It’s tough to overstate the contribution of small businesses to the U.S. economy. They comprise 99.7 percent of American employer firms and 64 percent of net new private sector jobs, according to a 2012 U.S. Small Business Administration report.

“There are millions of businesses throughout the country,” says Jeffrey Robinson, a professor of management and entrepreneurship at the Rutgers Business School. “And then of course, they get concentrated in cities and urban areas because there’s more people there, there’s more commerce and activity taking place there.”

This can present economic challenges for smaller and rural municipalities. However, one expert argues that the traditional economic development model in cities is shifting.

“Now more than ever, local leaders are moving away from the traditional economic development approach of attracting one large employer to a city, and instead are focusing efforts on cultivating home-grown business talent,” says Emily Robbins, principal associate for economic development at the National League of Cities. “City governments are offering more services than ever before to proactively support and sustain their ecosystems of local businesses, maker businesses and home-based microenterprises.”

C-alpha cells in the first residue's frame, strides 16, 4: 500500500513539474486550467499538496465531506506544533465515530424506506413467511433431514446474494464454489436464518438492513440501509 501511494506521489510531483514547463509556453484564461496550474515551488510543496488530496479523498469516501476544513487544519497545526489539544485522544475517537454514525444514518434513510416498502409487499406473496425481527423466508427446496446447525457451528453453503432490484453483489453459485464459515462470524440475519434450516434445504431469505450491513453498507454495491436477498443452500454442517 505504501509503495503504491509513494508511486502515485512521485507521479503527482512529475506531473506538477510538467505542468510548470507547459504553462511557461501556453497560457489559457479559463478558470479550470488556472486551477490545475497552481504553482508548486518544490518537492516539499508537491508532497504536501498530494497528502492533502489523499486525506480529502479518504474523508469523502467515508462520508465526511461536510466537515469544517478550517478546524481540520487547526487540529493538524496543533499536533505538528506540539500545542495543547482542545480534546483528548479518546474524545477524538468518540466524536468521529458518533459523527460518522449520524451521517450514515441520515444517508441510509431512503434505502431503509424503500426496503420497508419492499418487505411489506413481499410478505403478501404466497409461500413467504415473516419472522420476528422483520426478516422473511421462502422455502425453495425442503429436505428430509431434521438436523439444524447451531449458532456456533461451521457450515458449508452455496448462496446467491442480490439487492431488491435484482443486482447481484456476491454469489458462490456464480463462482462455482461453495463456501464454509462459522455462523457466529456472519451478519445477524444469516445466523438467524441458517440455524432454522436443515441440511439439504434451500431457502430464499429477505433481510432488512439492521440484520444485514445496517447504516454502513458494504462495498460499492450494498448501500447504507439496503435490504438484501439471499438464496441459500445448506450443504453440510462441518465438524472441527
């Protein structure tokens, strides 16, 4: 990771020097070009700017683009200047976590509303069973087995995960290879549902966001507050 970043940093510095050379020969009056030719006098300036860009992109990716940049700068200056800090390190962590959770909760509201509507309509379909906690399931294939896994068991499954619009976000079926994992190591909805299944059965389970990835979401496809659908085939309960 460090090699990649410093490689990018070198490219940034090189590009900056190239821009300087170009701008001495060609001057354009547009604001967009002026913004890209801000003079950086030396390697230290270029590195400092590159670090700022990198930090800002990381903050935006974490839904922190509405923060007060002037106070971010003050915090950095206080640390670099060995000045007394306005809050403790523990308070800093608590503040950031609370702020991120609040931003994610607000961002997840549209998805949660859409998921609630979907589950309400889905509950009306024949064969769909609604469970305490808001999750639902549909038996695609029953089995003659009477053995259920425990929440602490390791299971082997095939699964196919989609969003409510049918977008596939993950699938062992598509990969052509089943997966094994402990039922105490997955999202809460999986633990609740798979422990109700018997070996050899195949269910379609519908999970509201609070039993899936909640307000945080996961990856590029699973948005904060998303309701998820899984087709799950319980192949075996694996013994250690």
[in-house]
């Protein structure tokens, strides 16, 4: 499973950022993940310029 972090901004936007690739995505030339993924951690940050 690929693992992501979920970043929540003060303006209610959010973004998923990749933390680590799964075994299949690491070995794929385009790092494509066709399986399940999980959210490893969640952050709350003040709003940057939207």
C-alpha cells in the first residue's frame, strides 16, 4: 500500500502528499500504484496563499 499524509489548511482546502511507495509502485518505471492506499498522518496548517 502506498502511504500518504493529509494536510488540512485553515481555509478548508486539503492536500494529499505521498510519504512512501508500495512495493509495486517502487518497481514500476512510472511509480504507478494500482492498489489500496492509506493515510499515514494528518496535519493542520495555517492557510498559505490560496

Small cities are finding particular success in small business development and retention through a model used by the private sector as well — business incubators.

The incubator business plan 

Sometimes called entrepreneur centers, business incubators operate out of a physical space with the goal of supporting and growing businesses over time, says Kirstie Chadwick, president and CEO of the International Business Innovation Association (InBIA), which cultivates a global network of entrepreneurial support organizations like incubators.